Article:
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PARIS (Reuters) – Roger Federer marked his return to the Grand Slam arena in dazzling fashion with a 6-2 6-4 6-3 first-round defeat of qualifier Denis Istomin at the French Open on Monday.

The 39-year-old Swiss had not played a Grand Slam match since the 2020 Australian Open and had managed only one claycourt match in the build-up to Roland Garros.

But any fears that eighth-seed Federer might suffer an opening round defeat at a Grand Slam for the first time since 2003 were quickly erased as the Swiss outclassed Istomin with a consummate display.

The Uzbek served two double faults in the opening game of the match as Federer took early control and never looked troubled as he went through his usual repertoire of shot-making.

Federer landed 95% of his first serves in a one-sided opening set and although Istomin did offer a little more resistance thereafter he failed to lay a glove on his opponent who appeared in cruise control throughout.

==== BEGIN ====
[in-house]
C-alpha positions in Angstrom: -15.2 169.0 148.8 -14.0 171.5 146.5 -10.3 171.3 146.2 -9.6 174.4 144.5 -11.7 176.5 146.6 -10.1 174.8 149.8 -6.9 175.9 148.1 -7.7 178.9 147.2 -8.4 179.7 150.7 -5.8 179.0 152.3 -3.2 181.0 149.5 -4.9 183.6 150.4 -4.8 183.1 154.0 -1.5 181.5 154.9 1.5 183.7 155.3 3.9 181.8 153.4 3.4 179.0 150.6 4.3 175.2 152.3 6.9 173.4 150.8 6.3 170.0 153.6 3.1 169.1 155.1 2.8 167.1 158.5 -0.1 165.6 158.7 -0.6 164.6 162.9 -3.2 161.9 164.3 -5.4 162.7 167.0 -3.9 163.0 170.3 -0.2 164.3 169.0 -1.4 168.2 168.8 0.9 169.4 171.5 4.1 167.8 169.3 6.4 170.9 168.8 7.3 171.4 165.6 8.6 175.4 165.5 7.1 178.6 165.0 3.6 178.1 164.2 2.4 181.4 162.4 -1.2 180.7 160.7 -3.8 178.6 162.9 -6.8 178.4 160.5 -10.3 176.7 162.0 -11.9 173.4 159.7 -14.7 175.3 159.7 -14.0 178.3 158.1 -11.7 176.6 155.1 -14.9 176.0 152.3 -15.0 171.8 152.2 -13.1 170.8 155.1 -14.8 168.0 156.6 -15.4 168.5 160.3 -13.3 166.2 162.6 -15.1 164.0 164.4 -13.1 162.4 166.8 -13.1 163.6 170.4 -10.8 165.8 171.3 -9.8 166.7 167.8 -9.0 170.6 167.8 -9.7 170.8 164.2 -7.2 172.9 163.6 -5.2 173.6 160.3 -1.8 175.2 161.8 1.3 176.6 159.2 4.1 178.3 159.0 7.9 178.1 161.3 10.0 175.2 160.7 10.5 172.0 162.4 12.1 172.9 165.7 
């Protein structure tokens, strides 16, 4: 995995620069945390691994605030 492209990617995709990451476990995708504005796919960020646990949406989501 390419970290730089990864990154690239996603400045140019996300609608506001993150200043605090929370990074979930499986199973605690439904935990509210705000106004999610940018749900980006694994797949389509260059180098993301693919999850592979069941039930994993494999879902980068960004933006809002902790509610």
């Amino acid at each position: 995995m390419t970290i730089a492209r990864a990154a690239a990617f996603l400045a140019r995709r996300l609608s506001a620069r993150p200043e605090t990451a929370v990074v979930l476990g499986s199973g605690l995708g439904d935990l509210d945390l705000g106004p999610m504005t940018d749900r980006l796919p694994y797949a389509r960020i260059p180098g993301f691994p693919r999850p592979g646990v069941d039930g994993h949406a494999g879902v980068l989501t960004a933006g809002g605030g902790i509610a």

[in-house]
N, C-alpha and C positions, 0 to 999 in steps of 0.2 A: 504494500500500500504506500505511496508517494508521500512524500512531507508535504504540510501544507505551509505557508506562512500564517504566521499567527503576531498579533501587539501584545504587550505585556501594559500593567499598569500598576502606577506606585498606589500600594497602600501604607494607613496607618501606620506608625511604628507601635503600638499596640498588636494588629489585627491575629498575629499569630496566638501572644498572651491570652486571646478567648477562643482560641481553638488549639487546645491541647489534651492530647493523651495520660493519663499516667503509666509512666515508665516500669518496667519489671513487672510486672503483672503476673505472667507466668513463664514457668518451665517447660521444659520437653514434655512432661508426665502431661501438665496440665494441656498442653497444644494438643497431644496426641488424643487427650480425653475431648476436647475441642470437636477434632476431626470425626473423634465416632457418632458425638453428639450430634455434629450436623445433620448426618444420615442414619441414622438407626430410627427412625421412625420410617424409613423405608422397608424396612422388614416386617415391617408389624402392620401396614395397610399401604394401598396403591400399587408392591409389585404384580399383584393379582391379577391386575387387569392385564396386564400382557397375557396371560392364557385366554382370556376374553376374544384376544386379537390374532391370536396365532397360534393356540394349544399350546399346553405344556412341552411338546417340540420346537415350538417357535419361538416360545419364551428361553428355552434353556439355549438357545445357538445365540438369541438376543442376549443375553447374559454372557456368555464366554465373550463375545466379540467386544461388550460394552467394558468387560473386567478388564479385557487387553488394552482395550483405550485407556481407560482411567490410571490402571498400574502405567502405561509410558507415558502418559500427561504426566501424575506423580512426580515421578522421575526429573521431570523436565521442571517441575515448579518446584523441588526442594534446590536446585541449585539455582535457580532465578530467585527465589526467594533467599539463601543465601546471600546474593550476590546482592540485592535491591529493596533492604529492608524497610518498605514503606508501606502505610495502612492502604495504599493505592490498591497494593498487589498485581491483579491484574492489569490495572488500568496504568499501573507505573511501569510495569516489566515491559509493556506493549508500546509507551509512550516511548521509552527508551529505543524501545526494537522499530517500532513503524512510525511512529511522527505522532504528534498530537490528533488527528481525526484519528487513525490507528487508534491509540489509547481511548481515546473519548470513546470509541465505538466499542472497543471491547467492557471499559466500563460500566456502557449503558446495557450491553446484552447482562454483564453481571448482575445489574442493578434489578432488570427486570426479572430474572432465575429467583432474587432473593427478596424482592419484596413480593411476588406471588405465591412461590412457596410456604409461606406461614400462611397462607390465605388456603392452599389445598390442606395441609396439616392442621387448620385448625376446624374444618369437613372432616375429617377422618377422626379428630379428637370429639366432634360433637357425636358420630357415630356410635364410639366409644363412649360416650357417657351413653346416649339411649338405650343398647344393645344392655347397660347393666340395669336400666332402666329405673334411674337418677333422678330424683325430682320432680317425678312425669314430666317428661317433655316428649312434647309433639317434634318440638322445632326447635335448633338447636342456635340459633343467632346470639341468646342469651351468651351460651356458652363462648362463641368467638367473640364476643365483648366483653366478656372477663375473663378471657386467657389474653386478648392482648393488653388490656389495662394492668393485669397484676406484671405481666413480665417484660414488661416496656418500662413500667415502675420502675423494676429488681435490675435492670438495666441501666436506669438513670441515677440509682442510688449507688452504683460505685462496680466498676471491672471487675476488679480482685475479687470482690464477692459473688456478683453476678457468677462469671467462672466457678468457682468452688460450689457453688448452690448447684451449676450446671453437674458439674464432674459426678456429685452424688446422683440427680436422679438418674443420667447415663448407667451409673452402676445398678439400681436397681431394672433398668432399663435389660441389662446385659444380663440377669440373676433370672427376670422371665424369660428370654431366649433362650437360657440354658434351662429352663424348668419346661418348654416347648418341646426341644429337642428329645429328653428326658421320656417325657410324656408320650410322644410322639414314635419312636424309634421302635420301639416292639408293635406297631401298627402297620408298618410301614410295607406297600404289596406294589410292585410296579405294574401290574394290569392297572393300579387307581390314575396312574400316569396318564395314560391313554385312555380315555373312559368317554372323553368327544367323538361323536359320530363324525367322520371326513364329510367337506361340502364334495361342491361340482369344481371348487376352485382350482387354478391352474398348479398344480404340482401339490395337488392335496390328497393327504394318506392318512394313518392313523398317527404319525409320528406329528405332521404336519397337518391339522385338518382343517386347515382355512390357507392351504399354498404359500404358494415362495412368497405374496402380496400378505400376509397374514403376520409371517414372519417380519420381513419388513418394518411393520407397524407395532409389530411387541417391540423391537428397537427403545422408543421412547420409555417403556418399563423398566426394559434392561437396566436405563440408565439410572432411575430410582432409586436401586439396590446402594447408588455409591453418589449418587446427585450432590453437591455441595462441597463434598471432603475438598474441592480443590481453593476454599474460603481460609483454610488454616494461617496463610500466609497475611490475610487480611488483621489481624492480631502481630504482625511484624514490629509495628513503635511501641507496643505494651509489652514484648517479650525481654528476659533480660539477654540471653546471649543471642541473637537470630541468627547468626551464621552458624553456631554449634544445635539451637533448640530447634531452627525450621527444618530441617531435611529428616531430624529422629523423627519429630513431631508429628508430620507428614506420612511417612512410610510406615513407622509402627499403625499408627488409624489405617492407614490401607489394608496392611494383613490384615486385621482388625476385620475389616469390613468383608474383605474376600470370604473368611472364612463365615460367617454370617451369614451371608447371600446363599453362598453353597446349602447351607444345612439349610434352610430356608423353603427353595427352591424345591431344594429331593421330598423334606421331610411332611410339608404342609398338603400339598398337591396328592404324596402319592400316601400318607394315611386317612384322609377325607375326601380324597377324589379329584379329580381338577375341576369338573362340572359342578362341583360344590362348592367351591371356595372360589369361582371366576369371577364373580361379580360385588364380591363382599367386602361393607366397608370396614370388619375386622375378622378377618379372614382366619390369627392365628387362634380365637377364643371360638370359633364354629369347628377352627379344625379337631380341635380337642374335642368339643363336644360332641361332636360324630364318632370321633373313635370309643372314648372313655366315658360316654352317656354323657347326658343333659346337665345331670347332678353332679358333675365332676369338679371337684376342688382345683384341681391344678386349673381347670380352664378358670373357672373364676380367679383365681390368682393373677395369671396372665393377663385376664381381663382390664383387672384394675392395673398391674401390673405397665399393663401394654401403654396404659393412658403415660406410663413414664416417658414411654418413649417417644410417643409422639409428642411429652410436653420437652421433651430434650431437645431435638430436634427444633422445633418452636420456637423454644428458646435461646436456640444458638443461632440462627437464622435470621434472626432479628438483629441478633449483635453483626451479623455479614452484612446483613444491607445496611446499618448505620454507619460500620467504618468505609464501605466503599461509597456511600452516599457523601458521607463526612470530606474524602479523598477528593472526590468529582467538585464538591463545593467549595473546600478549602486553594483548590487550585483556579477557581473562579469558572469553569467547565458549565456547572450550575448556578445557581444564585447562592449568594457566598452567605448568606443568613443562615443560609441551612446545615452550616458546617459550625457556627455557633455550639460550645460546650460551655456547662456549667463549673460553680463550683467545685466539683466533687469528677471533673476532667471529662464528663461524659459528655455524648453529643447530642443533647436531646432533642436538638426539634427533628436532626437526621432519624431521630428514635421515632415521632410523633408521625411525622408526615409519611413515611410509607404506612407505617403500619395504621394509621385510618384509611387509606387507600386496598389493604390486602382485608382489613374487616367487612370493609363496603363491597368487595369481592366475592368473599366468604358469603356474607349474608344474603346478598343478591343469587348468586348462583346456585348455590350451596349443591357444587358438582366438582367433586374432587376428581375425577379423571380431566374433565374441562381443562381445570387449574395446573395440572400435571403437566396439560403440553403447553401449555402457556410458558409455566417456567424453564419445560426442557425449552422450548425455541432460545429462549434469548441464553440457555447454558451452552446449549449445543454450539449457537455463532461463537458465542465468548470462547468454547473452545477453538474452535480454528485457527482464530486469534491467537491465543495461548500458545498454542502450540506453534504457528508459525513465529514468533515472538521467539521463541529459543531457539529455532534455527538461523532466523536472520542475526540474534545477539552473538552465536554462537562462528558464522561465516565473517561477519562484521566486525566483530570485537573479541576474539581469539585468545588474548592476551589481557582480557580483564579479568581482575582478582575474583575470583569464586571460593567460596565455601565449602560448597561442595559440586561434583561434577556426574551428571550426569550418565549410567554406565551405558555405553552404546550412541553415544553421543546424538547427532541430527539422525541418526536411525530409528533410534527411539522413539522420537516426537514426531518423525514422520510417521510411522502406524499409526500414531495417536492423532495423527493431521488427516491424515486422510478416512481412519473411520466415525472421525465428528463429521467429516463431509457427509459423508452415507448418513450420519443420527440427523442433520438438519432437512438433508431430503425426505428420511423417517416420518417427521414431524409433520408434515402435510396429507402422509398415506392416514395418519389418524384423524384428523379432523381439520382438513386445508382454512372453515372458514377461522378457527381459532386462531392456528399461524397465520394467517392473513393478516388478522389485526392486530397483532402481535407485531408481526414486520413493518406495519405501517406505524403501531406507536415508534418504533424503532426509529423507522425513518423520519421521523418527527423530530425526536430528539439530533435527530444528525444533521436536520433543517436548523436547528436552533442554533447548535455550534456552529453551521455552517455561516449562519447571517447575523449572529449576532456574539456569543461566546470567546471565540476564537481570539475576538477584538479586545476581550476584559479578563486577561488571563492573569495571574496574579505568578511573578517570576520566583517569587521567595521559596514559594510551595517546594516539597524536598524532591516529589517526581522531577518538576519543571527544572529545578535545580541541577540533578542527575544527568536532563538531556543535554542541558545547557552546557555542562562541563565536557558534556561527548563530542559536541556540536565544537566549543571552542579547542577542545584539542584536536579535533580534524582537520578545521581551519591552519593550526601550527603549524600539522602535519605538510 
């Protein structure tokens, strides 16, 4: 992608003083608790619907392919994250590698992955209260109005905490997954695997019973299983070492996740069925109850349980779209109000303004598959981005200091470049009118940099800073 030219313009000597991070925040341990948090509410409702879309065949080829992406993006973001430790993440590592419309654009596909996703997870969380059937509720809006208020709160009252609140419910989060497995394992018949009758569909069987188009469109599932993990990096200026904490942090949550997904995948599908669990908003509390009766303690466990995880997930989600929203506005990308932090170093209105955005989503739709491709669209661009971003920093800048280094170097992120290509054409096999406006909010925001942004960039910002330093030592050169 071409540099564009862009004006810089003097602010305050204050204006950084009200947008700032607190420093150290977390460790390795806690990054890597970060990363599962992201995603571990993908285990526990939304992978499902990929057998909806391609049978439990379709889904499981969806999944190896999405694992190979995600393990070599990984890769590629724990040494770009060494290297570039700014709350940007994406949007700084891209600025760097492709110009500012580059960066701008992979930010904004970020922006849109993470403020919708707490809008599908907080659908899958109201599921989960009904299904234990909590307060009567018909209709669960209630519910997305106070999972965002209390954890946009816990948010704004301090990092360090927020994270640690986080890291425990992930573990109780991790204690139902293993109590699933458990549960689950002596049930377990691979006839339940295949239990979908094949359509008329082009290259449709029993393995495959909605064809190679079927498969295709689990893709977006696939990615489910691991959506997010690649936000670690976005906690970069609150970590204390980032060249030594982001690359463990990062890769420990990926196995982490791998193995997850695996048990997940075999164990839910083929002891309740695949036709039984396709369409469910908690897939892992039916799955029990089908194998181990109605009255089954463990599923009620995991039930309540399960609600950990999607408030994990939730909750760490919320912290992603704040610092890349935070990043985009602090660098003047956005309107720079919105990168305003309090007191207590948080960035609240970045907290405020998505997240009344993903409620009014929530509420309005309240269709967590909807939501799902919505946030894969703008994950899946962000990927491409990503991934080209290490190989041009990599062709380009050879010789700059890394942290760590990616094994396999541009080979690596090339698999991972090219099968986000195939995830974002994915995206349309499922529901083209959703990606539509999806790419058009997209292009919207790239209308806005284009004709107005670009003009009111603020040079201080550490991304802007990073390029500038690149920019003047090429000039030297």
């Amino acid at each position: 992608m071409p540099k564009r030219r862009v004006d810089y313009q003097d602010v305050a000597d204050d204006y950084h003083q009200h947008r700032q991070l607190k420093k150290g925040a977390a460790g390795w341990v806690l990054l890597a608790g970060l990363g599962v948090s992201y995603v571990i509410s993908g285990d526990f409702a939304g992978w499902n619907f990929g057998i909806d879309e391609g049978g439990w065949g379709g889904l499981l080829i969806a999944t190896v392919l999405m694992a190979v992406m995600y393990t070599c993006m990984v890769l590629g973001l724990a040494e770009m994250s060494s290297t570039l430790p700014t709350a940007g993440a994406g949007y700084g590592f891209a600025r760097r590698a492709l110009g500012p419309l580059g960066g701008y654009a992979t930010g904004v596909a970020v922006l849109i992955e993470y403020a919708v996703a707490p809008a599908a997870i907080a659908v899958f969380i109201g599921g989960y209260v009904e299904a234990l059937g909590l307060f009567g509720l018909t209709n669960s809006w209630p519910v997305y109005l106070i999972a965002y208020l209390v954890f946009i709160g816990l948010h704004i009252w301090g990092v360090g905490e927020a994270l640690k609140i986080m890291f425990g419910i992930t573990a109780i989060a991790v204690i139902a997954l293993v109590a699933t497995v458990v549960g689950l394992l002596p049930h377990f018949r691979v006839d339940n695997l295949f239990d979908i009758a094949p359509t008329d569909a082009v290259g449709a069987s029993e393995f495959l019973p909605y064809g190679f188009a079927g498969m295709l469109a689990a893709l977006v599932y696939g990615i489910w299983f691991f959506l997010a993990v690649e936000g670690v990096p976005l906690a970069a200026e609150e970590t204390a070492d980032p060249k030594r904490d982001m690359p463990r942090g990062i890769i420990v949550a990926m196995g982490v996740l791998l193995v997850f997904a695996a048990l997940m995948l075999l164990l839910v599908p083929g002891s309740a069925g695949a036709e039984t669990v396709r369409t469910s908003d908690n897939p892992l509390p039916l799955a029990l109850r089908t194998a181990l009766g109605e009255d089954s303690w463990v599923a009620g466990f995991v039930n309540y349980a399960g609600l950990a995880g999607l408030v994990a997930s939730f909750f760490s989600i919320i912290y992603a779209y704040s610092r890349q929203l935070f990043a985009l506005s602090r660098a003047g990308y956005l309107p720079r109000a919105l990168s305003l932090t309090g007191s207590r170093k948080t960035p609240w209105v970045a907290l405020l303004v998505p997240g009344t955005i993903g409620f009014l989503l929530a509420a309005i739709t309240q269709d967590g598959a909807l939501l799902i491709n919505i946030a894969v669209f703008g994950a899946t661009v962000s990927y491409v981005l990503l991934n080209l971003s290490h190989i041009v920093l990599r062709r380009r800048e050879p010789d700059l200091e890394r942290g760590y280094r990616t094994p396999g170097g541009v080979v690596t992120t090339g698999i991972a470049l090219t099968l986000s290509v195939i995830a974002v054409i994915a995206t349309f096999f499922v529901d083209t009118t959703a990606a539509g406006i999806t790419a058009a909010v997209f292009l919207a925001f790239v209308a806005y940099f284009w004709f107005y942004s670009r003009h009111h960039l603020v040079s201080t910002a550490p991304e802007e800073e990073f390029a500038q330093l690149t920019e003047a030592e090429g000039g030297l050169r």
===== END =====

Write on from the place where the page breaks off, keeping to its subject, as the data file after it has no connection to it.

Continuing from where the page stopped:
He was applauded warmly by the small Philippe Chatrier crowd who thoroughly enjoyed his 93 minute exhibition.

Federer will be pushed harder in the second round against Croatian Marin Cilic who despite a ranking of 47 represents a dangerous first-week obstacle.

“I mean, a lot to look forward to. To be truthful, I don’t know where I stand,” Federer, who said he had not studied the draw, told reporters.

“Today was a good performance. I hope I can do it again against a different type of opponent on Thursday or whenever.”

Federer, tied with Rafa Nadal on 20 Grand Slam titles, missed last year’s French Open because of a knee injury and is appearing at Roland Garros for only the second time since 2015.

While the Parisian are pleased to see him back, Federer’s eyes appear set more on Wimbledon.

“I mean, look, for me coming back after many months or over a year of rehab, the light at the end of the tunnel or the measuring stick was always can I come back to a good level against good players?” he said.

“I hope Wimbledon is going to be that place. Maybe there’s going to be even something here in Paris. We’ll see.”

(Reporting by Martyn Herman, editing by Pritha Sarkar)